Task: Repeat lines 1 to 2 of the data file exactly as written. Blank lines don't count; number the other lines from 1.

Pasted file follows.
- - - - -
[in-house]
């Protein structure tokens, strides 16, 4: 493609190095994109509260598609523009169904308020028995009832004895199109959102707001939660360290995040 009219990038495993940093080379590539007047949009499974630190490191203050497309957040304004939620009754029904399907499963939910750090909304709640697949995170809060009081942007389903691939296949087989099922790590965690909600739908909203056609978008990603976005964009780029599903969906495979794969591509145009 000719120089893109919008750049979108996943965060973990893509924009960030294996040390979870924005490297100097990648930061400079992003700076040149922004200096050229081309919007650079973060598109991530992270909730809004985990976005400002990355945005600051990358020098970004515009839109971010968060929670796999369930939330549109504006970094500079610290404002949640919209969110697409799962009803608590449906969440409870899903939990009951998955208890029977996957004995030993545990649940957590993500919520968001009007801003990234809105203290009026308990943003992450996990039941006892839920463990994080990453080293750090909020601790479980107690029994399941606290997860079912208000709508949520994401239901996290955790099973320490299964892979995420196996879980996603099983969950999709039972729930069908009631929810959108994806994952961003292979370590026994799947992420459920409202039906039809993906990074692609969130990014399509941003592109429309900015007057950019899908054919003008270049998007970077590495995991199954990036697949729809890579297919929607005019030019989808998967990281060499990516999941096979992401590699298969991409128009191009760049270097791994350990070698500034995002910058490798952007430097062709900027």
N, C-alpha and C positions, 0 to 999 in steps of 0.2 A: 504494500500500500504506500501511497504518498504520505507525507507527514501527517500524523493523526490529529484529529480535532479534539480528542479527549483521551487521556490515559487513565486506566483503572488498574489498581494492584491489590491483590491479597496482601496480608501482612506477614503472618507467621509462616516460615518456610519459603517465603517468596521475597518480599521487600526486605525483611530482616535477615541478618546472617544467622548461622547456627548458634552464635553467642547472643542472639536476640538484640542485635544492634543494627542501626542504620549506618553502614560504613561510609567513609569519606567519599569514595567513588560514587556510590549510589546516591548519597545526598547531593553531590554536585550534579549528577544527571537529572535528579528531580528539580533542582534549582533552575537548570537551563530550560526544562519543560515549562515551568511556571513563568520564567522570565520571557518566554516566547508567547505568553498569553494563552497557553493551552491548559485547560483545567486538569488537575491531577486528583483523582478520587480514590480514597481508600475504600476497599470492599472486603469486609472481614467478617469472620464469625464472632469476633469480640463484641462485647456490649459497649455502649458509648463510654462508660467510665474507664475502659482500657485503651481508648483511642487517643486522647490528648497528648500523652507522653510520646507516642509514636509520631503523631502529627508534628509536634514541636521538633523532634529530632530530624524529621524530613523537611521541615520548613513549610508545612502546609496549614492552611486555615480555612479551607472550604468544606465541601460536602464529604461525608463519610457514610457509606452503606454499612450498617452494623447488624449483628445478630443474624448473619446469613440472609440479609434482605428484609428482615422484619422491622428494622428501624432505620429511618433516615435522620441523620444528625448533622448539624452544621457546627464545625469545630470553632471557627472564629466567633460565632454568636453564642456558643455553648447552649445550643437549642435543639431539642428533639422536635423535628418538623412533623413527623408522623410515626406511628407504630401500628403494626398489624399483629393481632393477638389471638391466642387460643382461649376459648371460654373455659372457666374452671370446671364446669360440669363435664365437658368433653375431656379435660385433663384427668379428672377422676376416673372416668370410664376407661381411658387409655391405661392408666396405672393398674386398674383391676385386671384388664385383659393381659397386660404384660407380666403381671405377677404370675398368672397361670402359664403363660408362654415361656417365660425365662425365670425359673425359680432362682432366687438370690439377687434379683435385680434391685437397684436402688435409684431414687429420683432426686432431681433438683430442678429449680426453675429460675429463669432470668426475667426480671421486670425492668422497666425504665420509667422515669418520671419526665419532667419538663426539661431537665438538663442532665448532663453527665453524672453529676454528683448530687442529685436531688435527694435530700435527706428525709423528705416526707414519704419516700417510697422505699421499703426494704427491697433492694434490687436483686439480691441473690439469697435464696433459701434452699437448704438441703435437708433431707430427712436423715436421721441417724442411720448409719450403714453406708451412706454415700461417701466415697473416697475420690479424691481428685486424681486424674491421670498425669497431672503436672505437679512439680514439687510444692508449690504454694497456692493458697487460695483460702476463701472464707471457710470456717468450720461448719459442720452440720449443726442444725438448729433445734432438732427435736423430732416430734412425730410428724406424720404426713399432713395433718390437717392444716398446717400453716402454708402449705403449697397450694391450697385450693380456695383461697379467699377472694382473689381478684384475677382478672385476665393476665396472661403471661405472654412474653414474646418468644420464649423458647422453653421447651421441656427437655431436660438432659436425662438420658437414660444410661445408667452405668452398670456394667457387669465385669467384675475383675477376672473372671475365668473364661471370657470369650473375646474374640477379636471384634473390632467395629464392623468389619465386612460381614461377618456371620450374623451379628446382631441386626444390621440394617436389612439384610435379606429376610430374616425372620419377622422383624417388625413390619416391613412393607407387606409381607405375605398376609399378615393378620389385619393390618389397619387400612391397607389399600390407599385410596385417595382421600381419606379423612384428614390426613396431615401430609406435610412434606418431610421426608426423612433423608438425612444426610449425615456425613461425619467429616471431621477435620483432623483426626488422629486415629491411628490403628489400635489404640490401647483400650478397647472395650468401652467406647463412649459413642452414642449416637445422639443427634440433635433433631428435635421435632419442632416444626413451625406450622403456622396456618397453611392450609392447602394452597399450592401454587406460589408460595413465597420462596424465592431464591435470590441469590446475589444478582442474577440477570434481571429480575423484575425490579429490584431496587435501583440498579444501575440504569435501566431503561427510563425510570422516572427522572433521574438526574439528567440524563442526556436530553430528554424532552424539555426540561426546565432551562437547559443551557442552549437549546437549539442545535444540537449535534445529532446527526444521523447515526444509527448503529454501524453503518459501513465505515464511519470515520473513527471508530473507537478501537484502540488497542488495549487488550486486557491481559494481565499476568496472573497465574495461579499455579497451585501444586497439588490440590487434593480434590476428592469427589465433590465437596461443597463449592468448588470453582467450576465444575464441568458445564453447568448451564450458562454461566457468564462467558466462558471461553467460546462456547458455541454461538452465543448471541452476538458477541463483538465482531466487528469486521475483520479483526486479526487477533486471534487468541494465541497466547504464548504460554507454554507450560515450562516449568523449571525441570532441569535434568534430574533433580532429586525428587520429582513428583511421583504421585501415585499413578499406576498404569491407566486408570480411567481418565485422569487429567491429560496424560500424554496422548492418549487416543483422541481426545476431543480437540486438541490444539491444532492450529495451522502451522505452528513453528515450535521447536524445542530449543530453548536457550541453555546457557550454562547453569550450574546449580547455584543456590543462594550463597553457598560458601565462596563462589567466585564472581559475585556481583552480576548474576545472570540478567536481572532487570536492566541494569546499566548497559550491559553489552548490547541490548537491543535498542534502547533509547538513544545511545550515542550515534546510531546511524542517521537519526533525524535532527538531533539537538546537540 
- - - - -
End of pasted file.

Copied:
[in-house]
């Protein structure tokens, strides 16, 4: 493609190095994109509260598609523009169904308020028995009832004895199109959102707001939660360290995040 009219990038495993940093080379590539007047949009499974630190490191203050497309957040304004939620009754029904399907499963939910750090909304709640697949995170809060009081942007389903691939296949087989099922790590965690909600739908909203056609978008990603976005964009780029599903969906495979794969591509145009 000719120089893109919008750049979108996943965060973990893509924009960030294996040390979870924005490297100097990648930061400079992003700076040149922004200096050229081309919007650079973060598109991530992270909730809004985990976005400002990355945005600051990358020098970004515009839109971010968060929670796999369930939330549109504006970094500079610290404002949640919209969110697409799962009803608590449906969440409870899903939990009951998955208890029977996957004995030993545990649940957590993500919520968001009007801003990234809105203290009026308990943003992450996990039941006892839920463990994080990453080293750090909020601790479980107690029994399941606290997860079912208000709508949520994401239901996290955790099973320490299964892979995420196996879980996603099983969950999709039972729930069908009631929810959108994806994952961003292979370590026994799947992420459920409202039906039809993906990074692609969130990014399509941003592109429309900015007057950019899908054919003008270049998007970077590495995991199954990036697949729809890579297919929607005019030019989808998967990281060499990516999941096979992401590699298969991409128009191009760049270097791994350990070698500034995002910058490798952007430097062709900027």